If, on the other hand, he was operating from a position of "I've never met a sufficiently-competent STAB, I don't believe that they exist", then I'd suggest that he was yet another chippy ARAB, upset because "career fires, career fires, career stops" (as witnessed by commanding a reserve formation); and would ask on reflection, how many dramas arose from, and how much retention damage was caused by, the worst regular CO that he had - because be honest, one of his COs had to be the least-competent.
 
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On the other hand, I've known a few reservists who were better leaders, managers, and trainers than some of the regulars that were sent to our TA battalion as CO, as Training Majors, and as RSMs. Perhaps a quarter to a third of those regulars were decidedly "2nd XV" - there wasn't clear space between them and the best reservists, there was very definitely overlap.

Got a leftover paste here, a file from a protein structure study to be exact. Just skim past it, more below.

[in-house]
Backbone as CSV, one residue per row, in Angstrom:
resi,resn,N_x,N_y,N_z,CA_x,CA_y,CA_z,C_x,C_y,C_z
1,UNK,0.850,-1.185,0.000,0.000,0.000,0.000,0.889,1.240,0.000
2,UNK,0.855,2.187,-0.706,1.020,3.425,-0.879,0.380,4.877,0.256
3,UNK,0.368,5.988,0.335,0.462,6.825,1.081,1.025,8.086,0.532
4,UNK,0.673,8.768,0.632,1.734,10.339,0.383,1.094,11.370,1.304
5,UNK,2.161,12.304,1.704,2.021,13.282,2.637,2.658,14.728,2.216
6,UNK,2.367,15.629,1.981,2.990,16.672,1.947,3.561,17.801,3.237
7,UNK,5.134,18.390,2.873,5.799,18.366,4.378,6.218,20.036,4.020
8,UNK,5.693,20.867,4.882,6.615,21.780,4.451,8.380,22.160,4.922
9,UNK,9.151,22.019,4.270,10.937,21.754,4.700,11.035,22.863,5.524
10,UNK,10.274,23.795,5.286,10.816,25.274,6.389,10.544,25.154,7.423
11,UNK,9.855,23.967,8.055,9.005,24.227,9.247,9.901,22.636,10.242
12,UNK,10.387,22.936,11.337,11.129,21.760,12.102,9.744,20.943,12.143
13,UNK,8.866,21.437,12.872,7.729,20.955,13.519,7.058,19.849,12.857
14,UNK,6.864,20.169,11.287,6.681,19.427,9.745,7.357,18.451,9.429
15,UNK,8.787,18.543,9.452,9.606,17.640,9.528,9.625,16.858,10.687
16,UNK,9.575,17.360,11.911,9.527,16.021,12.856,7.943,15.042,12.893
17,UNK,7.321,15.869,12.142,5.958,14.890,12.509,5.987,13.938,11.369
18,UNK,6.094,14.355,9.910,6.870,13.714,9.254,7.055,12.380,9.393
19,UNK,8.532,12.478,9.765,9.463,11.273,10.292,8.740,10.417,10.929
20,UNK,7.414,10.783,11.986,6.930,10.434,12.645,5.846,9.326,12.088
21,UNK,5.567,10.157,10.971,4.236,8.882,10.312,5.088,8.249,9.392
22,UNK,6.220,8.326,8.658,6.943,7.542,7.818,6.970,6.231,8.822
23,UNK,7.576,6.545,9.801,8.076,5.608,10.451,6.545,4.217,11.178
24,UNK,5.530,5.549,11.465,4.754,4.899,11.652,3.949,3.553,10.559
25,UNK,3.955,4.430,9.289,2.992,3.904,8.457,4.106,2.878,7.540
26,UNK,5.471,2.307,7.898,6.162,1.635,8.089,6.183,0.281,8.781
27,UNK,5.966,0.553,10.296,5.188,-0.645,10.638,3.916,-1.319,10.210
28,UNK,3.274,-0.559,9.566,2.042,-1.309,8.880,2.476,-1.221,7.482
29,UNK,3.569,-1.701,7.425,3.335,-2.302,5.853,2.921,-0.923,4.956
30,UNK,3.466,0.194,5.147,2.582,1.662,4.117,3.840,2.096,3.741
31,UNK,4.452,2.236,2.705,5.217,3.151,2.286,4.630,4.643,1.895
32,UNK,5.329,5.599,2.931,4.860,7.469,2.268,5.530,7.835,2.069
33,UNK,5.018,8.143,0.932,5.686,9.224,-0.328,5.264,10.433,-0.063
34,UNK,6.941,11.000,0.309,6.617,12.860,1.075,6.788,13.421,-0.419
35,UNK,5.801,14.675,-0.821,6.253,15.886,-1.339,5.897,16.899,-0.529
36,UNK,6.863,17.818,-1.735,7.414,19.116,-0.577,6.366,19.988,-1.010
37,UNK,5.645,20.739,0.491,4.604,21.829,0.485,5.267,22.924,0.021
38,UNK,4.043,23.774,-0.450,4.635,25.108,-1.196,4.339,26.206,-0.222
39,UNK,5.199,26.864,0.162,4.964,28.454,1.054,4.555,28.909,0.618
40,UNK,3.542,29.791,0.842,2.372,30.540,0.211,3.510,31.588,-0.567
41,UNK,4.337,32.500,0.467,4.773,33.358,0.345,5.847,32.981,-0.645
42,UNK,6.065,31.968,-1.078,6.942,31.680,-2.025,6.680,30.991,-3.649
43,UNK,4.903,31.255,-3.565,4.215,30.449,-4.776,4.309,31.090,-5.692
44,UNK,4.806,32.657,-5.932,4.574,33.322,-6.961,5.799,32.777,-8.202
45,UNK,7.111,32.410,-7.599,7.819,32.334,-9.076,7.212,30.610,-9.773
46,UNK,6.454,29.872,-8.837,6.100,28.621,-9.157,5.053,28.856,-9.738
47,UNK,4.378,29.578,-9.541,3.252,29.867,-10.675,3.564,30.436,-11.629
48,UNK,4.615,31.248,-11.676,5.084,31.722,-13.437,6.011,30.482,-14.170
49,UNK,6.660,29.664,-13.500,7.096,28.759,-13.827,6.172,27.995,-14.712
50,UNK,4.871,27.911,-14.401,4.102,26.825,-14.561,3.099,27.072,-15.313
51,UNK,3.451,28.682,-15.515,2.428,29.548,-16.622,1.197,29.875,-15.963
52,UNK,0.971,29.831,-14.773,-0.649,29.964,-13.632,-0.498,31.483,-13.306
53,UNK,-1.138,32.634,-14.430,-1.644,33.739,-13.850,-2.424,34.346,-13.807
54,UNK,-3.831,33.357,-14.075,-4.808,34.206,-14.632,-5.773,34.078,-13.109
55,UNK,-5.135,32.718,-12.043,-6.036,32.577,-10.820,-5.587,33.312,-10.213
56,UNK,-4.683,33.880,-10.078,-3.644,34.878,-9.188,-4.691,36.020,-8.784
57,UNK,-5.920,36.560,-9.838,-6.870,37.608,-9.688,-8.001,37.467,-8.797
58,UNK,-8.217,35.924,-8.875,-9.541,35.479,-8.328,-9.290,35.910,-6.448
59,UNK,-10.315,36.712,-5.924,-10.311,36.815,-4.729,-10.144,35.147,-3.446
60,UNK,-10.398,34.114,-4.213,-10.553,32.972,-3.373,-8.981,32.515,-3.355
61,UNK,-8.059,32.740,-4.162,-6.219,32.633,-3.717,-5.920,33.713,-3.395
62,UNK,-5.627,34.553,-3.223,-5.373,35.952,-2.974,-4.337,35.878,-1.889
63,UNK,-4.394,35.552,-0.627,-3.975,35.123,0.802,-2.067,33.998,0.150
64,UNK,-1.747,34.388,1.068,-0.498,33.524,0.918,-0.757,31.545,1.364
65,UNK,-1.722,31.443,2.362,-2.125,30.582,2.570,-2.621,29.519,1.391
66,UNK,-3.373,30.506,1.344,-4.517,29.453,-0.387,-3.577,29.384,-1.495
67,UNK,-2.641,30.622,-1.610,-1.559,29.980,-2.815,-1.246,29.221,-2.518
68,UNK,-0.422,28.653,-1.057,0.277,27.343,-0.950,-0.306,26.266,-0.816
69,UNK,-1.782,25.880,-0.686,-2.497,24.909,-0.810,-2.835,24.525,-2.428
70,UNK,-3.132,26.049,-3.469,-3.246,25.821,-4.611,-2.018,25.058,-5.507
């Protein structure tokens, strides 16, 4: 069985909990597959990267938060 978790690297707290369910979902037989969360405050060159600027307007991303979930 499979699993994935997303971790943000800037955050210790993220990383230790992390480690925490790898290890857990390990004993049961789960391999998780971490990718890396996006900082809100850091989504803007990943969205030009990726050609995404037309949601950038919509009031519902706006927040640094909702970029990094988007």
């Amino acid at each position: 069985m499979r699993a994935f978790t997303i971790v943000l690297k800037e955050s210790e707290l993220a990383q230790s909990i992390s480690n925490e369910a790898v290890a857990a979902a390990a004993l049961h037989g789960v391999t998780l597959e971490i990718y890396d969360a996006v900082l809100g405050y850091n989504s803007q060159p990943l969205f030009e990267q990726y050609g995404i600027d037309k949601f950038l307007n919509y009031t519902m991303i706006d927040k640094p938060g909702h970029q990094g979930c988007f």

There is (was) only 1 XV
15th_(SV)_PARA_DZF.svg.png
 

marabout

Old-Salt
It sounds as if the CoC in the sub unit needs to address this issue, although what we don’t know is that the PSAO in question may well be addressing the issue the CoC has directed him to do – just one that the original poster doesn’t agree with.

I was very fortunate, my PSAO was a star during my 4 years in command of a sub unit. He pushed the command decisions and responsibility my way, offered advice when asked (sometimes when it wasn’t, but it was needed - and always in private) and covered up for my lack of military know how running a sub unit in camp. What he most certainly wasn’t was an alternative CoC.